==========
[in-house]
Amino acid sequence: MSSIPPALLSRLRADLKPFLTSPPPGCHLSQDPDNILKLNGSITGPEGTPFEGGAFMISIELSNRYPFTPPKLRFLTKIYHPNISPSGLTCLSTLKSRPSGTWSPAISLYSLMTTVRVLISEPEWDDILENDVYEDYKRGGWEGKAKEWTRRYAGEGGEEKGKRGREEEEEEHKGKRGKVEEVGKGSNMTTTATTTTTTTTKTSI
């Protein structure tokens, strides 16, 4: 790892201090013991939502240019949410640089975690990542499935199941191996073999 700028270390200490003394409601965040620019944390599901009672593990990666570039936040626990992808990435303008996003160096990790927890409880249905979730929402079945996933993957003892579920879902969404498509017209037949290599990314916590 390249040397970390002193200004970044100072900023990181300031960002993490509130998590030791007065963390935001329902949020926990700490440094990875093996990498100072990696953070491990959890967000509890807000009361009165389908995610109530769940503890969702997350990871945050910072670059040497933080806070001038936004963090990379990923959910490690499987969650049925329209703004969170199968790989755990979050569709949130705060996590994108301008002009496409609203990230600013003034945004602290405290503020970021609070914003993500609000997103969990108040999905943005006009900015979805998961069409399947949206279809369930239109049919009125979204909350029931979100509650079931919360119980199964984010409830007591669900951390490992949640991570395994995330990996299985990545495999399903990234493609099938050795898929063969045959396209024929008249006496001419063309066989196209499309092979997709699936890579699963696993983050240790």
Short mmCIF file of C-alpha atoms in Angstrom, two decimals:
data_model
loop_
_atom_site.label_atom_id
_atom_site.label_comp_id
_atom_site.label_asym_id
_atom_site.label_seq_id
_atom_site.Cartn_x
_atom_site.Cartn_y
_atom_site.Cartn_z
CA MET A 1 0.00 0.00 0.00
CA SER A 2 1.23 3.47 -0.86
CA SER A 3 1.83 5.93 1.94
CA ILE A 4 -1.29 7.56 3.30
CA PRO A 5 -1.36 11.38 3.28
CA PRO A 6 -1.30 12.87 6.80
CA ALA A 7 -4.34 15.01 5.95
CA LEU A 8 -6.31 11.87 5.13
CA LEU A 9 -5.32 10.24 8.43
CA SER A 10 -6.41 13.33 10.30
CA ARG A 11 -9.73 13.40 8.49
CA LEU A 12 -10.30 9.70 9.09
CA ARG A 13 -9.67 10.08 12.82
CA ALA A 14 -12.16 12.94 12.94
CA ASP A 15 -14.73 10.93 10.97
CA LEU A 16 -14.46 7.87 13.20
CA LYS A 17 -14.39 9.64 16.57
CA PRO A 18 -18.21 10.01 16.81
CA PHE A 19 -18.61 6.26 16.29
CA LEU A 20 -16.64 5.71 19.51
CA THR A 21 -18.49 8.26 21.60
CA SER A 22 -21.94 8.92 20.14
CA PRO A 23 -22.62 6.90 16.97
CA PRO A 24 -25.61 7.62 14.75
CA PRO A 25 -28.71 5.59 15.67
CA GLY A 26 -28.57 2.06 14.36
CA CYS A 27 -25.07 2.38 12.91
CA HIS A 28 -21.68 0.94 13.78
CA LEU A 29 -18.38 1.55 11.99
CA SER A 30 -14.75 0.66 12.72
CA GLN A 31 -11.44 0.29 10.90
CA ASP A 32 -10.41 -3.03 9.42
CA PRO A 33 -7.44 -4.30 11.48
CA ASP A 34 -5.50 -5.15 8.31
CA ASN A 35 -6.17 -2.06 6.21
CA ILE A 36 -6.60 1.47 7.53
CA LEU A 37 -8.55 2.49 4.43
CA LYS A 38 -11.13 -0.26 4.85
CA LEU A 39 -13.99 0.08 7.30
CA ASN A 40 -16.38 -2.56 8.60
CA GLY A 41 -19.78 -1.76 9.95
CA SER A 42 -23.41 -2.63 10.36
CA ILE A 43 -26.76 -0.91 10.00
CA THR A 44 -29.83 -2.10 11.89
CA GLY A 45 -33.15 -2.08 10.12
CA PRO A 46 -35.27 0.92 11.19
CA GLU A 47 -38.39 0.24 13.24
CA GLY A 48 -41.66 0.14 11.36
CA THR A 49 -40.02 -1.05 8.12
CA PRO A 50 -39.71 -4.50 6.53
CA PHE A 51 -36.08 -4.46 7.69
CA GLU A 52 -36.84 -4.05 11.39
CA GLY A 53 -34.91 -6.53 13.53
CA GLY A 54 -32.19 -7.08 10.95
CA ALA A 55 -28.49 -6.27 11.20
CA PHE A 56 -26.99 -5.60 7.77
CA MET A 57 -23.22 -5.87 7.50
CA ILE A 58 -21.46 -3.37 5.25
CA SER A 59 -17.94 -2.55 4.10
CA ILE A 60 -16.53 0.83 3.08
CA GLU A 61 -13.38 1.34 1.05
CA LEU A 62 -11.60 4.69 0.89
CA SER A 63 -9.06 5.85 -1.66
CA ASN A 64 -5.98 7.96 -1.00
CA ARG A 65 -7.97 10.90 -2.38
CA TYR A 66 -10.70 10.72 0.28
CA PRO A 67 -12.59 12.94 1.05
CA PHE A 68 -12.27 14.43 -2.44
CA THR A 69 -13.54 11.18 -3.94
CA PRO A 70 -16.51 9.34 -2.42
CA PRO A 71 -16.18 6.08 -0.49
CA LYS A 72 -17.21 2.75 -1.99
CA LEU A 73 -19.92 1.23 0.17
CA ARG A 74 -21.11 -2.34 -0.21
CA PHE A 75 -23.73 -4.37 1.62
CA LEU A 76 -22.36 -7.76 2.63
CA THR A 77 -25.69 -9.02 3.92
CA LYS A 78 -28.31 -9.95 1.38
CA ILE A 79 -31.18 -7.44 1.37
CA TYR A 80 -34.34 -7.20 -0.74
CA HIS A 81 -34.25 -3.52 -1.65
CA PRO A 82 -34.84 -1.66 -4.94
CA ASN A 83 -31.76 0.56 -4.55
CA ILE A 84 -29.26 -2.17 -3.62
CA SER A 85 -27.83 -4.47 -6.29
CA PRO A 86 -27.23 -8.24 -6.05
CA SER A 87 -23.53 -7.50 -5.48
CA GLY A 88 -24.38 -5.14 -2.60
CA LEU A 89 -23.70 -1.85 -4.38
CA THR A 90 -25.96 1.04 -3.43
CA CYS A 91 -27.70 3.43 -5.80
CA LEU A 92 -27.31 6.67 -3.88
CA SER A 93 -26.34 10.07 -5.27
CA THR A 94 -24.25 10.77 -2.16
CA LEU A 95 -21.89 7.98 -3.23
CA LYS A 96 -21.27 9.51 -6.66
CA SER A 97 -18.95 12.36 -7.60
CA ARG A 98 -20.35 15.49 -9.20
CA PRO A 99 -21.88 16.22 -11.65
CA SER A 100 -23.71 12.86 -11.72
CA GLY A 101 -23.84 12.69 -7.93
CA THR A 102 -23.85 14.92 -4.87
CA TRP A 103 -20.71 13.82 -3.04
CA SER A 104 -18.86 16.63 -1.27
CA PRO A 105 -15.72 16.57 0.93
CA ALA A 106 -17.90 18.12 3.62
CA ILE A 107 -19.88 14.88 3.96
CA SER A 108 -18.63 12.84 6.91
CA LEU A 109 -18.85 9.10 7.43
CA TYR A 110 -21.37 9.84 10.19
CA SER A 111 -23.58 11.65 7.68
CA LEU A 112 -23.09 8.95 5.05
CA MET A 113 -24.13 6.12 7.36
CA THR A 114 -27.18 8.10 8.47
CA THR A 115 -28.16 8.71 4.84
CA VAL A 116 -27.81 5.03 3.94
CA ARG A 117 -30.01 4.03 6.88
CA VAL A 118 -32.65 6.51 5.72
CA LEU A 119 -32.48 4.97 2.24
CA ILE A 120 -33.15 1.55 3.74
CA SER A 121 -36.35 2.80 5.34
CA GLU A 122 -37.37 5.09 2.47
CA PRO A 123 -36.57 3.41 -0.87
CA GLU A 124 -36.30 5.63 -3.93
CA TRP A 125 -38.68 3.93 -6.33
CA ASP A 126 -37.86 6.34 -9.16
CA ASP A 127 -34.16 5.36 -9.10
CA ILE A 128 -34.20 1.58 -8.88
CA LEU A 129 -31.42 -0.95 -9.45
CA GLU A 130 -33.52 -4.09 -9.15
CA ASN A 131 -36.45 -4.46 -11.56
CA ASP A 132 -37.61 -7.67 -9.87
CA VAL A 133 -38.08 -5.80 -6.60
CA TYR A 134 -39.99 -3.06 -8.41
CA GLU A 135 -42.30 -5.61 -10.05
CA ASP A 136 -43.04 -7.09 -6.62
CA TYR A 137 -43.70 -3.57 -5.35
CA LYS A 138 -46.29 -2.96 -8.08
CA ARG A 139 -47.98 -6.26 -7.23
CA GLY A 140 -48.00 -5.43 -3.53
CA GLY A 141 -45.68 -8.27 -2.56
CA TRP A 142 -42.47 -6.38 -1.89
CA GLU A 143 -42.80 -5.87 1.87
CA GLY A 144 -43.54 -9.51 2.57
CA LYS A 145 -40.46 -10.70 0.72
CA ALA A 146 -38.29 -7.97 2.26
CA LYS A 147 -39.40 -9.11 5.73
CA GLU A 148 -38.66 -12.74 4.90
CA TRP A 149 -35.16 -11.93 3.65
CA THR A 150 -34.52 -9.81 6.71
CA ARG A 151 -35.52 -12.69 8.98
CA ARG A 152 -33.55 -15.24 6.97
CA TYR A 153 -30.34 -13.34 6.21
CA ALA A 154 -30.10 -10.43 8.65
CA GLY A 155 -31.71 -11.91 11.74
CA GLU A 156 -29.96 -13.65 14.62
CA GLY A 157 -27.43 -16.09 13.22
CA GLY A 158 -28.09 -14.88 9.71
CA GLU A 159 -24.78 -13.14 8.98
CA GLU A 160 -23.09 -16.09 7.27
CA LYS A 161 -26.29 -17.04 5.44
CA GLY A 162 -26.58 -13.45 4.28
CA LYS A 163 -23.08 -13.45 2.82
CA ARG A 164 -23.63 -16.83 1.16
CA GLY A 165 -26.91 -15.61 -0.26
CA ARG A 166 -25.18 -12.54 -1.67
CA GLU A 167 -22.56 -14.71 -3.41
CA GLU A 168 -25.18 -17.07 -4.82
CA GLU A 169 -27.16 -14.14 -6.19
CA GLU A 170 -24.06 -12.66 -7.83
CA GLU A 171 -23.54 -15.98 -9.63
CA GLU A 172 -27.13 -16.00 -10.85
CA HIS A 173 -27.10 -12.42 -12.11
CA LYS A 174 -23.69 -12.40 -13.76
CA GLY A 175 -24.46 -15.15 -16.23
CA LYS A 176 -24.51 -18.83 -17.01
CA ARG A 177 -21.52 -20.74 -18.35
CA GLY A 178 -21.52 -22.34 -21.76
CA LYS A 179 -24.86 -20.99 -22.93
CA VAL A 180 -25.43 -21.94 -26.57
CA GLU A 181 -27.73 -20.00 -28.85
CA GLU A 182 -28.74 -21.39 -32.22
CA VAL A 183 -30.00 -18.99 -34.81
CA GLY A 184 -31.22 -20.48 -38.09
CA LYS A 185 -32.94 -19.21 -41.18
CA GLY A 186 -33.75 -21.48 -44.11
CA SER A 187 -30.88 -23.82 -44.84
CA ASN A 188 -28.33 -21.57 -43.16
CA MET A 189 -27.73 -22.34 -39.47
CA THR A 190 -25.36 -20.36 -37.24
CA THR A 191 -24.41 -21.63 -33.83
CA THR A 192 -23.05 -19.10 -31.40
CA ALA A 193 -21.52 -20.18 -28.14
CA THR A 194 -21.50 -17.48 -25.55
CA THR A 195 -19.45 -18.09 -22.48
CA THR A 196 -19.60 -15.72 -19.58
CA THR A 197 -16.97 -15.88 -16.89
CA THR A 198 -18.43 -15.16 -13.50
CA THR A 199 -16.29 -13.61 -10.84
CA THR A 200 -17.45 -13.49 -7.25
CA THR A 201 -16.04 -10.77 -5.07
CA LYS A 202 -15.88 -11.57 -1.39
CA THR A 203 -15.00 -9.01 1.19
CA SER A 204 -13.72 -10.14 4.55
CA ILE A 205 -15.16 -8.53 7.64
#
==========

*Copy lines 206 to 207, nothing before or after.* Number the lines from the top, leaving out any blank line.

CA ALA A 193 -21.52 -20.18 -28.14
CA THR A 194 -21.50 -17.48 -25.55